NDP Leader Jagmeet Singh calls for an emergency debate in the House of Commons as Ottawa Mayor Jim Watson calls on the federal and provincial governments for 1,800 more police officers to deal with the protest against the mandate anti-vaccine that binds the city center.
In a letter to House of Commons Speaker Anthony Rota on Monday, Singh said he would call for a debate on the occupation in Ottawa and the protests that have erupted across the country in support of ending all terms. vaccination.
“The situation has come to a head. And in times of crisis, it is important that federal leaders show leadership, call for de-escalation and work together to find solutions,” he wrote.
“For more than a week, the people of Ottawa have been under siege, and a similar protest in Coutts, Alberta blocked the border and prevented important goods from reaching the people who need them…”
The City of Ottawa declared a state of emergency over the weekend. Mayor Watson described the situation in the nation’s capital as “the most serious emergency our city has ever faced”.
Federal ministers said at a news conference in Ottawa on Monday that while the response to what Ontario Premier Doug Ford called an “occupation” must be led by the Ottawa Police, the federal government continues to respond to requests for support.
Transport Minister Omar Alghabra said the Ford government has the power to do more to end the situation and should learn from how other provinces have recently handled similar protests.
“Provinces have sweeping regulatory powers over commercial trucking and road transport to help end this illegal occupation and disruption of commercial trucks that block streets and highways,” Alghabra said.
“These powers could include, for example, quickly enforcing the provisions of … Ontario’s road safety, to begin suspending business licenses and also insurance for commercial owners of equipment blocking streets for periods of time. days …”
Alghabra said authorities in Quebec did a good job of containing “illegal commercial truck activity” over the weekend and Ontario could learn from their example.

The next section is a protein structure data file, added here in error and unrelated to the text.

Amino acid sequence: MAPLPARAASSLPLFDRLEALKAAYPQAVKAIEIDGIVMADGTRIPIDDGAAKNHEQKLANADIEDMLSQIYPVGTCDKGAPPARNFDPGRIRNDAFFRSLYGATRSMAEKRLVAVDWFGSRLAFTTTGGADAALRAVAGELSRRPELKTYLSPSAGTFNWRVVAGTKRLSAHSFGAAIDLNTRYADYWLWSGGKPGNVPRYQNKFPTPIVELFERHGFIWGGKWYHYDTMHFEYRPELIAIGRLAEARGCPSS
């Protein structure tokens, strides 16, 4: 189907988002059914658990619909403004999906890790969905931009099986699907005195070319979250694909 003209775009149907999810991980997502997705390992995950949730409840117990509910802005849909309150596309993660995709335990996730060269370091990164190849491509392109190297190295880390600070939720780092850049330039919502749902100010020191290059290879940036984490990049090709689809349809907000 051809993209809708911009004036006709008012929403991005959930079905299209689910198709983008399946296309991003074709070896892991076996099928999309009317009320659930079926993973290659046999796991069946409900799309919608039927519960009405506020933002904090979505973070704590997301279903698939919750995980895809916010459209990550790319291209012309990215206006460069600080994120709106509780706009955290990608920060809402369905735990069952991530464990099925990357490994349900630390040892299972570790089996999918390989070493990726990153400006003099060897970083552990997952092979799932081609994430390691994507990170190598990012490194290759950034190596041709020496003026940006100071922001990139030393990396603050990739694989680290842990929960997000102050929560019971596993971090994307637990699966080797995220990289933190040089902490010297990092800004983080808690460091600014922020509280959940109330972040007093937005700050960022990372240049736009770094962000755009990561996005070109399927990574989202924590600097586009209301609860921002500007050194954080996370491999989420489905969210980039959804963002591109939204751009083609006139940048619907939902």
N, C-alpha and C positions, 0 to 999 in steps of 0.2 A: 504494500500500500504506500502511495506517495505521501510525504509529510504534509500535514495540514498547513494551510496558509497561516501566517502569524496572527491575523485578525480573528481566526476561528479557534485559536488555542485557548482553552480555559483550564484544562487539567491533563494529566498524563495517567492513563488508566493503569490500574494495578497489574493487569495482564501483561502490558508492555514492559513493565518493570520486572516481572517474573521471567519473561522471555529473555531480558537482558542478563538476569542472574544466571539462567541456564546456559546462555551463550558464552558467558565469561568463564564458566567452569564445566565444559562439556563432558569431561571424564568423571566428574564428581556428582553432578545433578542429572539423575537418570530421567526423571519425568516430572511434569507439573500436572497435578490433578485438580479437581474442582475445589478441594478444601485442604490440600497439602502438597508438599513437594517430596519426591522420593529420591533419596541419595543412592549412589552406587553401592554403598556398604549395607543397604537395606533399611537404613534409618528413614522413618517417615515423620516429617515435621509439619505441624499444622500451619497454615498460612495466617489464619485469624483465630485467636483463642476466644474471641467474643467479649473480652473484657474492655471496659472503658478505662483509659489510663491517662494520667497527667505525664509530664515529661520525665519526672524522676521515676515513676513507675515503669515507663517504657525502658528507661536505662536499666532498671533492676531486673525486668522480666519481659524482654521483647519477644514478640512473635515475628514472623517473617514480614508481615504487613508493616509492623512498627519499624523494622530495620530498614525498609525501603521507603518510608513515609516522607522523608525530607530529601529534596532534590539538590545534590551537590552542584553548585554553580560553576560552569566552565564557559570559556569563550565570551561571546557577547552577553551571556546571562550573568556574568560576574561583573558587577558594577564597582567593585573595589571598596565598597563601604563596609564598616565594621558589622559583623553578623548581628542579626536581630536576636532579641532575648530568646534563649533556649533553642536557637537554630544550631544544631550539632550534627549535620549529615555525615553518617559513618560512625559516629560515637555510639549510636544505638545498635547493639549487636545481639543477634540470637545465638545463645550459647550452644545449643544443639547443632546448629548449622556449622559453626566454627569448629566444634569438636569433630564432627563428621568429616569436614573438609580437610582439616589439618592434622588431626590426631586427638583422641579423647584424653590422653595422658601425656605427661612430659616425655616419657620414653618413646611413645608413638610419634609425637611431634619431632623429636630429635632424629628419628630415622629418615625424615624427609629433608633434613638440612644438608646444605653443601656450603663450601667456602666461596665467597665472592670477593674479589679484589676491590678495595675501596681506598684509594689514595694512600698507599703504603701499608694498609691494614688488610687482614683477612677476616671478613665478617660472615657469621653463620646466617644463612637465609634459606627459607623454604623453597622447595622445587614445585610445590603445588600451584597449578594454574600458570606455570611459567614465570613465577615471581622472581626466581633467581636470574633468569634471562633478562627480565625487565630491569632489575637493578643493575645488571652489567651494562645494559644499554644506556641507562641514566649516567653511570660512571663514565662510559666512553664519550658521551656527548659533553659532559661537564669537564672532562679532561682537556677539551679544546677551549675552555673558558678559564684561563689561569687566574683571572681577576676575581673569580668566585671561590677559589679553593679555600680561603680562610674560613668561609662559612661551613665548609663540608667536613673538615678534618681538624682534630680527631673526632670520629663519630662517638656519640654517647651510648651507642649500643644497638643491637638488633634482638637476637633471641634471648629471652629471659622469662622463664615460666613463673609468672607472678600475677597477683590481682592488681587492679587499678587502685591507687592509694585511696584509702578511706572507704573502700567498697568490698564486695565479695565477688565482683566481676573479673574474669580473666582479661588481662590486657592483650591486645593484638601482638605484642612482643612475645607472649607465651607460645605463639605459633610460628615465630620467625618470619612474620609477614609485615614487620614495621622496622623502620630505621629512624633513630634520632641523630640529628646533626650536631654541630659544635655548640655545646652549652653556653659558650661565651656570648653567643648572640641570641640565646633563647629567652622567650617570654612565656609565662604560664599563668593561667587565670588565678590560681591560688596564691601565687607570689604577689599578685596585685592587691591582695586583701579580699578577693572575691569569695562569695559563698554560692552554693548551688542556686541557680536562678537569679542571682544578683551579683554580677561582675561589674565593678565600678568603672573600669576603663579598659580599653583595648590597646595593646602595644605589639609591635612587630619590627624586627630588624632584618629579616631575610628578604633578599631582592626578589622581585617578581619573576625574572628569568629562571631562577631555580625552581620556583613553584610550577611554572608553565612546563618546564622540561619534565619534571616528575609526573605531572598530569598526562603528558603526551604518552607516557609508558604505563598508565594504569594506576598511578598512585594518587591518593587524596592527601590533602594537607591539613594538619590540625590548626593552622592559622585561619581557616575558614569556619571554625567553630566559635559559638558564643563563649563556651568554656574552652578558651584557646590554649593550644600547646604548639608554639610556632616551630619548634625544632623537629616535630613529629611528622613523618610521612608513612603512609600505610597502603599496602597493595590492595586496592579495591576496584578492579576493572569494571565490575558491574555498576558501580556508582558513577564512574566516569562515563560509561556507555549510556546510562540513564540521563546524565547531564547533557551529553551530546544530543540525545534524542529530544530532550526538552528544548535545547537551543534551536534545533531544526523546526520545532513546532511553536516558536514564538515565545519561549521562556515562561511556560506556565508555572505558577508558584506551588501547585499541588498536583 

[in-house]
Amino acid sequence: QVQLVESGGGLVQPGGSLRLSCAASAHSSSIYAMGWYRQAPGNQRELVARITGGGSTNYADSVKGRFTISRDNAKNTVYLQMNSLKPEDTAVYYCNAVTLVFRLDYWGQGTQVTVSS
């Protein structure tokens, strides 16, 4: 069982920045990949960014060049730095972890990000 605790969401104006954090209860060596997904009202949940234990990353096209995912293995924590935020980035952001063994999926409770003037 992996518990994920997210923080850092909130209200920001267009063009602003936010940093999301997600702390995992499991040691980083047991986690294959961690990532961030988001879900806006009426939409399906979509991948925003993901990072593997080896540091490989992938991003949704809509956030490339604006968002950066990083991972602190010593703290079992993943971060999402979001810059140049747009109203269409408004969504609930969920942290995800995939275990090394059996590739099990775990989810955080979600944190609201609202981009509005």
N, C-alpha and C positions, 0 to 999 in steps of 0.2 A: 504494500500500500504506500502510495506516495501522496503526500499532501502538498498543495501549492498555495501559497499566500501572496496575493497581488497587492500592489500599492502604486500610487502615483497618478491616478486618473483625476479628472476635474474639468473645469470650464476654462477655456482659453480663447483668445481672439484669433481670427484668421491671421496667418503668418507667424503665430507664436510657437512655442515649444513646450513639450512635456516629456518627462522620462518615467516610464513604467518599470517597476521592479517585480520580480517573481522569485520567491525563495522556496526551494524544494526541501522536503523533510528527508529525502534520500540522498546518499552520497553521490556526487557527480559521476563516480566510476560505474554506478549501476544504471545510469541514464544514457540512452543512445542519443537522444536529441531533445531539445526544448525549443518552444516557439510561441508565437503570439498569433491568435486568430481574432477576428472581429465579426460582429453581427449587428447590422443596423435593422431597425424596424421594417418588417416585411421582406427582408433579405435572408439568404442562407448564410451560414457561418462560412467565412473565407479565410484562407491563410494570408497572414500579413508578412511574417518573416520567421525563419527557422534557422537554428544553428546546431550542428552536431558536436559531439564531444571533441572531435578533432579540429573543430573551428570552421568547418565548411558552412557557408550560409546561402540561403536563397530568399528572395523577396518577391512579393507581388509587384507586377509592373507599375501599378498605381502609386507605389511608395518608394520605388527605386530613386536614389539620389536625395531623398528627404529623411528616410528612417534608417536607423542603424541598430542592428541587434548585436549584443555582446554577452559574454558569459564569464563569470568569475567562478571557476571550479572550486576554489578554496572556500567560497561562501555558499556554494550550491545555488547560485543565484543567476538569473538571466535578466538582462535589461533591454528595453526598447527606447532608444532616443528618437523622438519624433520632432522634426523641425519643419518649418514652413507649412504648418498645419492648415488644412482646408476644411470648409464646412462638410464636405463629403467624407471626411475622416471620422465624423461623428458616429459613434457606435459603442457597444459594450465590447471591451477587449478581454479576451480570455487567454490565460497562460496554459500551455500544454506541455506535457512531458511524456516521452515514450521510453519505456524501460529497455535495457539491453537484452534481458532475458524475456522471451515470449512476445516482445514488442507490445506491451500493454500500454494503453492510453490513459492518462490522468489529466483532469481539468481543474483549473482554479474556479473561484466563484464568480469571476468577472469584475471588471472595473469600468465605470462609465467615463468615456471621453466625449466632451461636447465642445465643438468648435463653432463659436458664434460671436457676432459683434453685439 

Call for 1,800 additional police officers
Shortly after that press conference, the mayor of Ottawa released a letter he sent to the federal and provincial governments asking for “a dramatic and immediate injection of additional officers.”
“Given the scope and scale of the armada of big trucks that now occupy our downtown core, we are writing to you today asking you to work to help the city secure 1,800 officers to suppress the ‘insurrection that the Ottawa Police Service is unable to contain,’ reads the letter, signed by Watson and Coun. Diane Deans.
The letter specifically calls for 1,000 regular officers, 600 law enforcement officers, 100 investigators, and 100 civilian staff and support resources.
“We must do everything in our power to reclaim the streets of Ottawa and our parliamentary precinct from the criminal activity and hooliganism that has transpired over the past nine days,” the letter reads.
“We need your help to end this siege in the heart of our nation’s capital and in our residential neighborhoods, and to regain control of our city.
“We can contain the occupation but we cannot end it without your support.”
Watson calls on federal mediator to intervene
This morning, Watson floated the idea that the federal government appoint a “high-level and respected statesman” to mediate between protesters and governments and resolve the standoff.
“There seems to be little movement on either side,” he said. “I’m not going to condone their activities by showing up and chatting with them. I want them gone.”
Singh said the federal government should instead sit down with municipalities to solve the problem.
“The organizers have made it clear that their intention is to overthrow the government,” he said, adding “it is clear that we need federal leadership at this time.”
Last week, Prime Minister Justin Trudeau said he was unwilling to negotiate with protesters demanding either an end to all vaccination mandates or a change of government.
“Having a group of people who disagree with the outcome of an election, who want to go a different route and set up an alternative government, is a non-starter in a responsible democracy,” he said. he declares.
On Monday, Intergovernmental Affairs Minister Dominic LeBlanc and Public Safety Minister Marco Mendicino dodged questions about direct intervention in the crisis.